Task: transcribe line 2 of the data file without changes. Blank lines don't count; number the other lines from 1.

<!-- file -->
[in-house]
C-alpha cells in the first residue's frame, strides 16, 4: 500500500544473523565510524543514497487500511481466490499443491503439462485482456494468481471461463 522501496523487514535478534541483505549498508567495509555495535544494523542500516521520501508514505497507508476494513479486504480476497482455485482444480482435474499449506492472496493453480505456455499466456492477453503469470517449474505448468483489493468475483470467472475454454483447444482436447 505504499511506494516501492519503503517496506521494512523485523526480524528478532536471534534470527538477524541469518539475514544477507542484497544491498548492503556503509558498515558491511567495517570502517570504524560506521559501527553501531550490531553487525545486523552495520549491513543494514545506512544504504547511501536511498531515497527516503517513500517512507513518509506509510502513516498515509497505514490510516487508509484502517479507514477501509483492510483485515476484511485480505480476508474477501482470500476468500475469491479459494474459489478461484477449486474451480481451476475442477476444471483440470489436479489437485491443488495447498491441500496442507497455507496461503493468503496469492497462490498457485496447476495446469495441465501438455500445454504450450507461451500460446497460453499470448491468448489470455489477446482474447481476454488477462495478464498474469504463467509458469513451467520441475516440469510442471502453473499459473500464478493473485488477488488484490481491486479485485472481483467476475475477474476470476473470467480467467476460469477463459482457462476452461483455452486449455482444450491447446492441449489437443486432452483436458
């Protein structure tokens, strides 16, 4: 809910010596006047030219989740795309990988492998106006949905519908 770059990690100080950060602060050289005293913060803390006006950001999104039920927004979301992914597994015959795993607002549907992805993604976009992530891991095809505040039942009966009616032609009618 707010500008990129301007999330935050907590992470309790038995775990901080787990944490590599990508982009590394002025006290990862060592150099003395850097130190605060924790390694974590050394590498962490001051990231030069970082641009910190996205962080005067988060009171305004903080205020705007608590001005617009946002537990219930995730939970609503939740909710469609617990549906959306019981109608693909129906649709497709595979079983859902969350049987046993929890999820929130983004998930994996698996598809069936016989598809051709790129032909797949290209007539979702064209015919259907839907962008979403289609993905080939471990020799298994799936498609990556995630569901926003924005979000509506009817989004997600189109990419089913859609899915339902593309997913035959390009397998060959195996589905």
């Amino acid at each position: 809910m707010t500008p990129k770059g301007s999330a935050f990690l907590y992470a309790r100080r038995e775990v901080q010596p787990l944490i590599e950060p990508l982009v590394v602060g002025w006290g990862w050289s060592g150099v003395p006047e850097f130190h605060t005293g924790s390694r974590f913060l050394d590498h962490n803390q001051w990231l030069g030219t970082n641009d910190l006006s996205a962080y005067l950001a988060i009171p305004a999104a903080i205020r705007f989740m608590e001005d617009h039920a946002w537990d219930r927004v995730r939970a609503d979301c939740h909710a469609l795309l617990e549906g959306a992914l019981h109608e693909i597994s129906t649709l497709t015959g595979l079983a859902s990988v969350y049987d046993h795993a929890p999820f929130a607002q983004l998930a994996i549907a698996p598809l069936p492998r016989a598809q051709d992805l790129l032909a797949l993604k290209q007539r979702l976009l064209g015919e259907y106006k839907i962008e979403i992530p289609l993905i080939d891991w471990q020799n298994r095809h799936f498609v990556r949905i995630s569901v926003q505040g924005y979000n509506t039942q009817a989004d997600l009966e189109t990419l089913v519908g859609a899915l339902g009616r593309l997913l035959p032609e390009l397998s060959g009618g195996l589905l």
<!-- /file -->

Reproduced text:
C-alpha cells in the first residue's frame, strides 16, 4: 500500500544473523565510524543514497487500511481466490499443491503439462485482456494468481471461463 522501496523487514535478534541483505549498508567495509555495535544494523542500516521520501508514505497507508476494513479486504480476497482455485482444480482435474499449506492472496493453480505456455499466456492477453503469470517449474505448468483489493468475483470467472475454454483447444482436447 505504499511506494516501492519503503517496506521494512523485523526480524528478532536471534534470527538477524541469518539475514544477507542484497544491498548492503556503509558498515558491511567495517570502517570504524560506521559501527553501531550490531553487525545486523552495520549491513543494514545506512544504504547511501536511498531515497527516503517513500517512507513518509506509510502513516498515509497505514490510516487508509484502517479507514477501509483492510483485515476484511485480505480476508474477501482470500476468500475469491479459494474459489478461484477449486474451480481451476475442477476444471483440470489436479489437485491443488495447498491441500496442507497455507496461503493468503496469492497462490498457485496447476495446469495441465501438455500445454504450450507461451500460446497460453499470448491468448489470455489477446482474447481476454488477462495478464498474469504463467509458469513451467520441475516440469510442471502453473499459473500464478493473485488477488488484490481491486479485485472481483467476475475477474476470476473470467480467467476460469477463459482457462476452461483455452486449455482444450491447446492441449489437443486432452483436458